But people did it anyway, not because they wanted to steal from the artists, or from the labels, but because people genuinely want to share music. When we listen to something that we love, or watch a movie that we liked, or went to a concert, if it’s something that we enjoyed we want to share that with others. We want other people to know what we like. We share music not because we don’t want artists to make a living, but because we want that artists music to spread. This word of mouth marketing would be encouraged in most of industries, but in music it was stifled. There were many cases of people sharing music on file sharing services that got sued by the record labels, one of which was a 12 year old girl.
The labels and RIAA used litigation to discourage people from using file sharing services. They wanted to seal in people’s minds that file sharing was stealing. I believe what they actually did was demonized themselves and firmly planted in consumers minds that file sharing was free, and there was no way that they could sue everyone who shared files.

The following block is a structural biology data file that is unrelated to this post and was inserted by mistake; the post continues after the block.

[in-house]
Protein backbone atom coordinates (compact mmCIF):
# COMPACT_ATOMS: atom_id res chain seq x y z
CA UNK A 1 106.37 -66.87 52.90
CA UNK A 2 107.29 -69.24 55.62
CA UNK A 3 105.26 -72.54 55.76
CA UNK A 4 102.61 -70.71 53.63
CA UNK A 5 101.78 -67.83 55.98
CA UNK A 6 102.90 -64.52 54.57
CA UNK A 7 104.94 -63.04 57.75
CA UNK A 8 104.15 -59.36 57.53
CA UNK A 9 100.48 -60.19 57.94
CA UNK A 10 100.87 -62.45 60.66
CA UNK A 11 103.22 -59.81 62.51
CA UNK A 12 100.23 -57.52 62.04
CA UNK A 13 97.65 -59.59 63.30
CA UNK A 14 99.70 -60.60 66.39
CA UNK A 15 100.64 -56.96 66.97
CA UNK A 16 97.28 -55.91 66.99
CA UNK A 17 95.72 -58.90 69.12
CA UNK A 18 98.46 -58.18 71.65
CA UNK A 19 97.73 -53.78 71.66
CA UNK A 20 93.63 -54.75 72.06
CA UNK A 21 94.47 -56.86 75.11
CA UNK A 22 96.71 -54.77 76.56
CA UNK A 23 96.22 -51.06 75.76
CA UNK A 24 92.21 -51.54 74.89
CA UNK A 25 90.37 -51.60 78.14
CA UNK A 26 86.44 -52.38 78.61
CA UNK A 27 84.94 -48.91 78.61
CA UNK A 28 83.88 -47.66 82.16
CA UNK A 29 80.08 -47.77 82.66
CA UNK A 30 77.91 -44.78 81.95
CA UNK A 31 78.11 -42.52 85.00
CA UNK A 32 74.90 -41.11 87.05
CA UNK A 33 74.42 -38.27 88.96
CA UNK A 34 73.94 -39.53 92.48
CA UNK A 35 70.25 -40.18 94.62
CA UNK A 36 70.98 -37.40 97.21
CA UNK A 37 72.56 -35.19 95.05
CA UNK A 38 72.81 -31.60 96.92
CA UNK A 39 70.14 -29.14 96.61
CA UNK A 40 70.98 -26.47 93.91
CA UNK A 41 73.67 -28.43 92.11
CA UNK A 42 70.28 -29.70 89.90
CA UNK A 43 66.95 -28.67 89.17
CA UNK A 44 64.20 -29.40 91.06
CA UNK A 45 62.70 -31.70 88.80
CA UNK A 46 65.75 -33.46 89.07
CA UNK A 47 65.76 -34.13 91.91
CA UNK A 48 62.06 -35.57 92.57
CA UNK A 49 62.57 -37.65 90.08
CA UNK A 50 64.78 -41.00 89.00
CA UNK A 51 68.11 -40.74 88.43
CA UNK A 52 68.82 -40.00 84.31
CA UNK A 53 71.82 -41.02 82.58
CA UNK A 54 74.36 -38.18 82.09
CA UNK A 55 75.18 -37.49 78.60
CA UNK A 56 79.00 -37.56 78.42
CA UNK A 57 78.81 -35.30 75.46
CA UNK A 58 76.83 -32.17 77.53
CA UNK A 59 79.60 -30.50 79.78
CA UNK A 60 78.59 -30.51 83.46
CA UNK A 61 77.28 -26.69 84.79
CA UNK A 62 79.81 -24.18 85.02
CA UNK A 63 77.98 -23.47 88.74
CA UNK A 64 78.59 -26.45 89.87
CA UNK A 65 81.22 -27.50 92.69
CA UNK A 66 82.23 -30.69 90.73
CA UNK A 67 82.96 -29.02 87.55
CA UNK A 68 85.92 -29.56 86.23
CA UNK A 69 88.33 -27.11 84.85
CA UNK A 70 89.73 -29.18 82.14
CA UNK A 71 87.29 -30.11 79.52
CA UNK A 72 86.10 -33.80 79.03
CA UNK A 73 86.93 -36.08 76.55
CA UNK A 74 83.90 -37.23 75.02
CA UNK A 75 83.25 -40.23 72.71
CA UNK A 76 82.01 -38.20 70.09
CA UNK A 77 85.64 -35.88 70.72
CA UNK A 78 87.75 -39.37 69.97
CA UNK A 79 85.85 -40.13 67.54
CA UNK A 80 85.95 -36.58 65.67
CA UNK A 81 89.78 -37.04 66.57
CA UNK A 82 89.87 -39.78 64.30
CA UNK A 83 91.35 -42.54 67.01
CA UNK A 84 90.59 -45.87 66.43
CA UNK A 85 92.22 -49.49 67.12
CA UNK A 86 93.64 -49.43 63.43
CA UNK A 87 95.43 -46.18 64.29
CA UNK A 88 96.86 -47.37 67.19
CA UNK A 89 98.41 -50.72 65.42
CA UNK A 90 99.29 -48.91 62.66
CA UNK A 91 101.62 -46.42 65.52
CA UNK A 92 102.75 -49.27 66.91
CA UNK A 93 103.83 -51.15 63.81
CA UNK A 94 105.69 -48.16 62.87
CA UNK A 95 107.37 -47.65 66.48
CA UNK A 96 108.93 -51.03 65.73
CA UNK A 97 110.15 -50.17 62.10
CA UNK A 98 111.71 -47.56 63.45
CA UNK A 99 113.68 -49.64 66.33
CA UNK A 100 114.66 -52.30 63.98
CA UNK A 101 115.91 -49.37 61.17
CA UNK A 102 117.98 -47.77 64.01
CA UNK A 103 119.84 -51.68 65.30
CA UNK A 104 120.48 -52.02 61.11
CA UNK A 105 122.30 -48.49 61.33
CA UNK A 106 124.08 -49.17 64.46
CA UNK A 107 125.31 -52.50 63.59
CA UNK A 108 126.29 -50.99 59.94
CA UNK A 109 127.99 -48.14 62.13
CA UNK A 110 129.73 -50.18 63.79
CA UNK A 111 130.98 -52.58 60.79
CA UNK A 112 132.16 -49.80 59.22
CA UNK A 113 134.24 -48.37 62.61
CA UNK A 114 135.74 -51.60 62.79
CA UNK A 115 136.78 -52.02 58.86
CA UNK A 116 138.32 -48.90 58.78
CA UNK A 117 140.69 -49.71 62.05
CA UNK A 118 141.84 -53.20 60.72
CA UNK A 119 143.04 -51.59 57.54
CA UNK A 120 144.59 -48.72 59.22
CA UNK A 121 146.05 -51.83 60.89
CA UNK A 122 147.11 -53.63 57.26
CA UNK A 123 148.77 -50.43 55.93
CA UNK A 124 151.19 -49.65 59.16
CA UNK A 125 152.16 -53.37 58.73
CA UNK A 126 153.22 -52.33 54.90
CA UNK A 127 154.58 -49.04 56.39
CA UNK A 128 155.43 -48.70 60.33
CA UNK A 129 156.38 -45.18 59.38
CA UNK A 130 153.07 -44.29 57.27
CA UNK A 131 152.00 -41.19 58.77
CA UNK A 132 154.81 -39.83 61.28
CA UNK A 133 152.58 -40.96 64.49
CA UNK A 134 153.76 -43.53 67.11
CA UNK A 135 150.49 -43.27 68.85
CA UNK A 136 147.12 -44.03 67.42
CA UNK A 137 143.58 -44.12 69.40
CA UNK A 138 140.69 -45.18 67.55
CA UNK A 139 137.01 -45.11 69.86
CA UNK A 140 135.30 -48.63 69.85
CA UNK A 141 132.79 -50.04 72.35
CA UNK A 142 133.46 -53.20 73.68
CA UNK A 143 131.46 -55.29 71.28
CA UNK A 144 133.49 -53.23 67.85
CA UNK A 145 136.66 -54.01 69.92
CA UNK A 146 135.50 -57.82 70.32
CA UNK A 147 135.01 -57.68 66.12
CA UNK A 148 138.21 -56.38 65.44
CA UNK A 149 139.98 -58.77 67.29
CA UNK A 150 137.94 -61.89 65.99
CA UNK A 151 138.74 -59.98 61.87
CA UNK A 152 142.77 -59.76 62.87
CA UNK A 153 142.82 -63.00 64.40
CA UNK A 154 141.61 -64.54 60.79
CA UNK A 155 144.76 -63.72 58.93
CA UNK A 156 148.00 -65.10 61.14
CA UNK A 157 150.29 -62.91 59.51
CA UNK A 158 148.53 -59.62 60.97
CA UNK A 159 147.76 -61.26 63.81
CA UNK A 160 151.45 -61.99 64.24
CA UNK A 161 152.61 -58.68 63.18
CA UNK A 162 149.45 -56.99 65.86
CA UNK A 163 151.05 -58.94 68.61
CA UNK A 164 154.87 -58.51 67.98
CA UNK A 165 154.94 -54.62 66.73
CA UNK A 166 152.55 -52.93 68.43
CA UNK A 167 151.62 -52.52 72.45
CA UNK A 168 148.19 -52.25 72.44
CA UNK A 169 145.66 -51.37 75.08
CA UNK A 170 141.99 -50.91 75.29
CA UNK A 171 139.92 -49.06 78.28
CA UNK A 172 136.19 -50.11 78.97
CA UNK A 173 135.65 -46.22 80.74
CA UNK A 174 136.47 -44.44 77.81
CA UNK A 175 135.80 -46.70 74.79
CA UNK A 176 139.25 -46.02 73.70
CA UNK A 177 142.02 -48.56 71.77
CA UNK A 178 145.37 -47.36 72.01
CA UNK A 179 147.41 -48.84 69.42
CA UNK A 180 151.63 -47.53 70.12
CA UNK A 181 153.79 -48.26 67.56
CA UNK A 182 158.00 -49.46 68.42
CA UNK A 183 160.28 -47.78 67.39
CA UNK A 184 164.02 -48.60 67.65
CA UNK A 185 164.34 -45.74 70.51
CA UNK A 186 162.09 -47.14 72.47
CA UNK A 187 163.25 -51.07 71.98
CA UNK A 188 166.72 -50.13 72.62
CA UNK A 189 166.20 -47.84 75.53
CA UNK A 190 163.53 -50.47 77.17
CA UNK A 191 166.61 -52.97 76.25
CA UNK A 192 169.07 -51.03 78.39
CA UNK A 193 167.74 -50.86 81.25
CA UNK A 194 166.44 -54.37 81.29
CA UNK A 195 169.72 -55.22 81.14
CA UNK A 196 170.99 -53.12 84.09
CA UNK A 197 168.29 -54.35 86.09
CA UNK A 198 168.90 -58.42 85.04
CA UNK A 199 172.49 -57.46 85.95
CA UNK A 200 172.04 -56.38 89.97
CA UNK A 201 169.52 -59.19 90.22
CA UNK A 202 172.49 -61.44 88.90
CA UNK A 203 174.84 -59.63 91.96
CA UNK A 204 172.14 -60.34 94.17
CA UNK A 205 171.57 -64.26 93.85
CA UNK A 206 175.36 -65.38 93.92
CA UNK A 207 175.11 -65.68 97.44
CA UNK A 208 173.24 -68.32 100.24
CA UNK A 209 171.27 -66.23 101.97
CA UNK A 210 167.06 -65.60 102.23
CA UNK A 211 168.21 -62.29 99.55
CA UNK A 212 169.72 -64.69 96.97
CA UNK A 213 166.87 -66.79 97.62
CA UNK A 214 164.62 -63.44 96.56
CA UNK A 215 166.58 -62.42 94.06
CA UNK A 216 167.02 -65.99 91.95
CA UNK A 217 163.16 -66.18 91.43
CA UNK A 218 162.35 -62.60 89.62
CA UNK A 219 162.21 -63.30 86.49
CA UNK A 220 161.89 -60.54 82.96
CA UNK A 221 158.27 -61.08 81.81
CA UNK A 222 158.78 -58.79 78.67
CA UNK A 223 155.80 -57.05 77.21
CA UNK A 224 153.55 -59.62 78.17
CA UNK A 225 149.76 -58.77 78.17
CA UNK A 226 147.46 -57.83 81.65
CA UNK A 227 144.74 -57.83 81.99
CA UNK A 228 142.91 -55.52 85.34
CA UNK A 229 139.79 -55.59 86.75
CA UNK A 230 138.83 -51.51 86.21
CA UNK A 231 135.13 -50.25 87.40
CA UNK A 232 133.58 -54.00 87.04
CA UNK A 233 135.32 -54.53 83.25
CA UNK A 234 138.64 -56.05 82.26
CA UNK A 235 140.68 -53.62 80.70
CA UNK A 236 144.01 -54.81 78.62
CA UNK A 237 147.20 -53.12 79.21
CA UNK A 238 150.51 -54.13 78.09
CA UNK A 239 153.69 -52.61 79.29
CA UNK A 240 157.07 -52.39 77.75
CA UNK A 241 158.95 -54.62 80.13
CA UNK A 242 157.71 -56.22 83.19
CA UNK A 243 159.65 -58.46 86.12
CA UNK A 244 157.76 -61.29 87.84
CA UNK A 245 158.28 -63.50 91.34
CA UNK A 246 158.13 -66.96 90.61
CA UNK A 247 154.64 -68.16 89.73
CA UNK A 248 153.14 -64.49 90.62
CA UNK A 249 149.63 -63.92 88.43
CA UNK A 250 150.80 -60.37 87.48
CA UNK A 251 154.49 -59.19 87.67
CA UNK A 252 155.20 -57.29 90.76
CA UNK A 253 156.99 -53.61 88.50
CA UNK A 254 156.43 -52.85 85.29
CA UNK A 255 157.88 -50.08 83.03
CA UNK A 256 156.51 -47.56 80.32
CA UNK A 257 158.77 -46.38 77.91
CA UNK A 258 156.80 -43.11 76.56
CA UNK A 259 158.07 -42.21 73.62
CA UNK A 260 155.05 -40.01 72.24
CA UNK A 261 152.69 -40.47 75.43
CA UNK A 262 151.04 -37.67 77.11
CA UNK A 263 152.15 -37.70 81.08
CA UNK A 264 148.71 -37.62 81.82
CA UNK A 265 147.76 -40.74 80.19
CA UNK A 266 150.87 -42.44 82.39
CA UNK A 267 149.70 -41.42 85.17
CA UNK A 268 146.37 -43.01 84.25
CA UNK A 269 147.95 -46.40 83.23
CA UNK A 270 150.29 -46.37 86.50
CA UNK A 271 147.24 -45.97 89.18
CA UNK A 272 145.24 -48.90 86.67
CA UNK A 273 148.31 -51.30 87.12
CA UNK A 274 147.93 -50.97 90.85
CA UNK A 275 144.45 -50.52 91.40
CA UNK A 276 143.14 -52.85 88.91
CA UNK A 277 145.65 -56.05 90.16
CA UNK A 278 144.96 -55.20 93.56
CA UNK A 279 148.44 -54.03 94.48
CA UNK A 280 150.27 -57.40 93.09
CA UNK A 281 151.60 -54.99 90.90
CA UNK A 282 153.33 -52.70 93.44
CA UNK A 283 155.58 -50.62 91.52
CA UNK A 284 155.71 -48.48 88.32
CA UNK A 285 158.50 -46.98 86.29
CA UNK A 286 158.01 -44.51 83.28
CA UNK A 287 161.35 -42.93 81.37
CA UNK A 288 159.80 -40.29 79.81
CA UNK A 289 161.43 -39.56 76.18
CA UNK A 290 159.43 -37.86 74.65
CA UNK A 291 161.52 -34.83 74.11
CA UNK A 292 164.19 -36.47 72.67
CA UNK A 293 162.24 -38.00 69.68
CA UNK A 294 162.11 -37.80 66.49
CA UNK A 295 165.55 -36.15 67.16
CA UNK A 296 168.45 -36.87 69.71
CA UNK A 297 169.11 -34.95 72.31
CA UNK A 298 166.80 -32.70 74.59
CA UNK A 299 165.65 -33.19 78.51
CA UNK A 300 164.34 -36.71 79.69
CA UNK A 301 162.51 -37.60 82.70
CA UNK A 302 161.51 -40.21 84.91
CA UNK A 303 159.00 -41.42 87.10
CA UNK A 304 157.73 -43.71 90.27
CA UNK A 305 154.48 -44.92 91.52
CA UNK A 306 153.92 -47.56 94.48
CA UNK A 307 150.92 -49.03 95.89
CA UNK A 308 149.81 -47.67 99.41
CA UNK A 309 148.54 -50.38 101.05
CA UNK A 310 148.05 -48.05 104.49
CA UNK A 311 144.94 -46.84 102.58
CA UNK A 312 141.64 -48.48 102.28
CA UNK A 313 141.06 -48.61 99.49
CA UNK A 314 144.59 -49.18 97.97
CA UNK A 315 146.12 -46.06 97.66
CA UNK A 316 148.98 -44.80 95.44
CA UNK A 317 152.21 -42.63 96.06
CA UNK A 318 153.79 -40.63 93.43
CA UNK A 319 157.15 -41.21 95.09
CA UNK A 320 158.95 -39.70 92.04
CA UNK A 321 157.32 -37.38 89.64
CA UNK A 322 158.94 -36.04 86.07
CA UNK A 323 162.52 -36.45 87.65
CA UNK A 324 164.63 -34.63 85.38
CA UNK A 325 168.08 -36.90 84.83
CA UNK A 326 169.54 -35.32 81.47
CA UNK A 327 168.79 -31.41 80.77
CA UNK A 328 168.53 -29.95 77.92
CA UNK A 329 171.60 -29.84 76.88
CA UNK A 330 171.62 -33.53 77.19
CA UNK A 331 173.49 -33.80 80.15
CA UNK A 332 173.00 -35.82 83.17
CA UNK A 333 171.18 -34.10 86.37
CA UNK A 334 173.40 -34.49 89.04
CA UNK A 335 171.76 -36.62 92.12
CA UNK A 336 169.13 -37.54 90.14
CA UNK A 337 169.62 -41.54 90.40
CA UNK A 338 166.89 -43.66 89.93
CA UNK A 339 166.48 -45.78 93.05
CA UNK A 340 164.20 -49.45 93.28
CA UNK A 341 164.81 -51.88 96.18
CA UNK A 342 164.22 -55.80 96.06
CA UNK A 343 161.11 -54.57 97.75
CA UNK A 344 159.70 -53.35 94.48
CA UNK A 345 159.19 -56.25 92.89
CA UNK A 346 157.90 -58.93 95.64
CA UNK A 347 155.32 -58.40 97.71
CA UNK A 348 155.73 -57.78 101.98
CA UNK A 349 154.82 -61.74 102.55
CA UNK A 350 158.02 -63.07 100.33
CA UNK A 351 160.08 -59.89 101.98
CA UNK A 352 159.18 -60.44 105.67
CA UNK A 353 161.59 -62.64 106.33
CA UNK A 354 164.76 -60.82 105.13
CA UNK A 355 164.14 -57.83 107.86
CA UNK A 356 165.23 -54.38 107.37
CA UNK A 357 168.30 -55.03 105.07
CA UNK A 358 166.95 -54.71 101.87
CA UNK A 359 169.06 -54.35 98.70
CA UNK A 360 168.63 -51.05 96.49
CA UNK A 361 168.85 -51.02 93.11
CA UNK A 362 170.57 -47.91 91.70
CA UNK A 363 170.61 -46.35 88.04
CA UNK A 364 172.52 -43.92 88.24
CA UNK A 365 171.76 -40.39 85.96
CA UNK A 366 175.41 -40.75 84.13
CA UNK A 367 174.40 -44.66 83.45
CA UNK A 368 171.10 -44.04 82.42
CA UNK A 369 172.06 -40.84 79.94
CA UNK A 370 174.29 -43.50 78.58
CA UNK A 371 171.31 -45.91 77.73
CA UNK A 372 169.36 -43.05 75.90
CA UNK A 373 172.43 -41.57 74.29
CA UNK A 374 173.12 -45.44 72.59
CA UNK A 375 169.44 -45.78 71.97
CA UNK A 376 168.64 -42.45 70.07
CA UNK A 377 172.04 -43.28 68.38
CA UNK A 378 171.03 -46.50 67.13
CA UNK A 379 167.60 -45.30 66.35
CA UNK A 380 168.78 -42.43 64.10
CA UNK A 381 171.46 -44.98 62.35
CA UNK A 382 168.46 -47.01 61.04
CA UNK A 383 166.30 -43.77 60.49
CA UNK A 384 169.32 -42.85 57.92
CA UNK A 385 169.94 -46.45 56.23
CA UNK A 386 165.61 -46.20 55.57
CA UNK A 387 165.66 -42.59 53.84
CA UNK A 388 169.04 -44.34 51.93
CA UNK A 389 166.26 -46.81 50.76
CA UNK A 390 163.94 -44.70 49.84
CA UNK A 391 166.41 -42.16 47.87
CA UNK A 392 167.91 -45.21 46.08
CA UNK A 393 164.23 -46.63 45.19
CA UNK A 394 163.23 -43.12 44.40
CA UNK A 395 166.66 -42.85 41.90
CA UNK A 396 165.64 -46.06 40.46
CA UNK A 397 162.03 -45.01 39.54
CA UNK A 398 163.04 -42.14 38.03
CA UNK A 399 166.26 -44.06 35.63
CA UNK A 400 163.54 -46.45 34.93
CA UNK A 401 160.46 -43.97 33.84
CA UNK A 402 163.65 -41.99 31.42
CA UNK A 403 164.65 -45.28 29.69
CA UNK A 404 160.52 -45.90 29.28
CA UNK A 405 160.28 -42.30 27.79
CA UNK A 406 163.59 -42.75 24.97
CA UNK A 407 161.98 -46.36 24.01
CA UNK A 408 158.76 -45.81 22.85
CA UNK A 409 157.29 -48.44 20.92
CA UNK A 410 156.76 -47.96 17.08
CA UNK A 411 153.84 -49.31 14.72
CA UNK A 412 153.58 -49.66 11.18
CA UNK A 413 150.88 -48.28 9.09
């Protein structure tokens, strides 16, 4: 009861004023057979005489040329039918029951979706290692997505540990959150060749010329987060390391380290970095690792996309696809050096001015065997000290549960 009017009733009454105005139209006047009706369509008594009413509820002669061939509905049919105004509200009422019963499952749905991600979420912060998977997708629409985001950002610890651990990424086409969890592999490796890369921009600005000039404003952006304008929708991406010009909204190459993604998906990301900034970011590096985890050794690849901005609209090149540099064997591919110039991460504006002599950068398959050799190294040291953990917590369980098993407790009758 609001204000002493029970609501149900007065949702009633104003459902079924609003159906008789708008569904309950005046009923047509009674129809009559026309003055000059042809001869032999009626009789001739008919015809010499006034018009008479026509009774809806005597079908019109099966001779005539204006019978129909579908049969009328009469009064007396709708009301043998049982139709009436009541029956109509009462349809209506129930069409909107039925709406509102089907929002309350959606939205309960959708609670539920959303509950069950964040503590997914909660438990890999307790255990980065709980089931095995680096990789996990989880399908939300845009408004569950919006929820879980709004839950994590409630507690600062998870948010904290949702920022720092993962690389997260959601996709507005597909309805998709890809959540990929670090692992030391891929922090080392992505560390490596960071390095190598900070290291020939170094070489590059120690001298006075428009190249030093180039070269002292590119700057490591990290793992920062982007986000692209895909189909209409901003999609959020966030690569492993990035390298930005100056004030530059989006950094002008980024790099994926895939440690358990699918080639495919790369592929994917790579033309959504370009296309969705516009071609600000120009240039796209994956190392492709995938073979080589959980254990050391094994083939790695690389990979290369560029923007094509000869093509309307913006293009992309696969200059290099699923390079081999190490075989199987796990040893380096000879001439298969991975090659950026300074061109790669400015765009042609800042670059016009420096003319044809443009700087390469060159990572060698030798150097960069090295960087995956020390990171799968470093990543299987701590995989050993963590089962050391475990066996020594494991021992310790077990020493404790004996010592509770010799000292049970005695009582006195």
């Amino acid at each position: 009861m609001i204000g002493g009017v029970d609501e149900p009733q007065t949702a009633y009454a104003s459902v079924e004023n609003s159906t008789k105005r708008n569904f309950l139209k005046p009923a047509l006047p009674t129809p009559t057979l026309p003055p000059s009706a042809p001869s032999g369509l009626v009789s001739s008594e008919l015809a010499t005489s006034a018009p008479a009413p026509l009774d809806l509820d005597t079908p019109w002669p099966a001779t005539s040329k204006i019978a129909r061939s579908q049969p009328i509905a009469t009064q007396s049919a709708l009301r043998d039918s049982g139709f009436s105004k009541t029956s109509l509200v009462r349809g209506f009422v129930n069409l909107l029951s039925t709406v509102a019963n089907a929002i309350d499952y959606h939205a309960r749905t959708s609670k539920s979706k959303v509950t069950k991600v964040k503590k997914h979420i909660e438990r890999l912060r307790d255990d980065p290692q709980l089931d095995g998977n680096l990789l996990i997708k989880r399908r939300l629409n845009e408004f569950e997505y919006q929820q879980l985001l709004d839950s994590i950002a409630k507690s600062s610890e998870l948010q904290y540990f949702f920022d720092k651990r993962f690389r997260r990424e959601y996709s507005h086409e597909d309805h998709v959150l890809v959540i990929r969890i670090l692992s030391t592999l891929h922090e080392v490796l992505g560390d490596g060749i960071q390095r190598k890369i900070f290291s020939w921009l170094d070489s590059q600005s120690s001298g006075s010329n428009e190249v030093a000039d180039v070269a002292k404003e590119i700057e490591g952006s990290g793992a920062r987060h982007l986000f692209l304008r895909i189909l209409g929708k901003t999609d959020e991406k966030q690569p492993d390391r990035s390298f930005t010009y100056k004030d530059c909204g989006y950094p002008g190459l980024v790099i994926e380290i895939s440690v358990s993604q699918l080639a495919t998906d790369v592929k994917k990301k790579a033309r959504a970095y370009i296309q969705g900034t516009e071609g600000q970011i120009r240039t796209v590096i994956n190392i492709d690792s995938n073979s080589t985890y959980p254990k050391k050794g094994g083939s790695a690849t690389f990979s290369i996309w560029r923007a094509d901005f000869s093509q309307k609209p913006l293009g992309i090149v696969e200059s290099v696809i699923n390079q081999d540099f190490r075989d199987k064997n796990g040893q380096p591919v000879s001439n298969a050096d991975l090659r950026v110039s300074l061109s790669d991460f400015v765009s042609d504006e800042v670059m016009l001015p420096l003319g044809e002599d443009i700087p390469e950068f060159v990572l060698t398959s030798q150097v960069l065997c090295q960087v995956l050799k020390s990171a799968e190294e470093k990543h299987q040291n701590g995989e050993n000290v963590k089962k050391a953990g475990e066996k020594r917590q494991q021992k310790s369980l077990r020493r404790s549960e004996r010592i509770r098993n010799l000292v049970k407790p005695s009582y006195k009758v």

Napster and the Content-on-Demand Model
The move away from CDs was as much a statement that they were too expensive as it was a statement that people no longer wanted to be bullied into buying something that they felt was overpriced. The popularity of file sharing was like a global boycott of record labels, and instead of recognizing this and innovating to please consumers, labels hunted down and sued anyone who crossed them.
But it had already begun; the beginning of the end for recorded music as we know it. The ability to listen to music whenever and however one wanted was practically here. For many people it was no different than making mixtapes for friends. It was just “sharing” for many people.
Napster got shut down, and the services that followed also got shut down, but there was the germ of an idea that began there, that the record labels couldn’t kill. People had gotten a taste for media on demand. The only thing that needed to happen was to take the success of Napster and find a price point that people would be willing to pay for music on demand.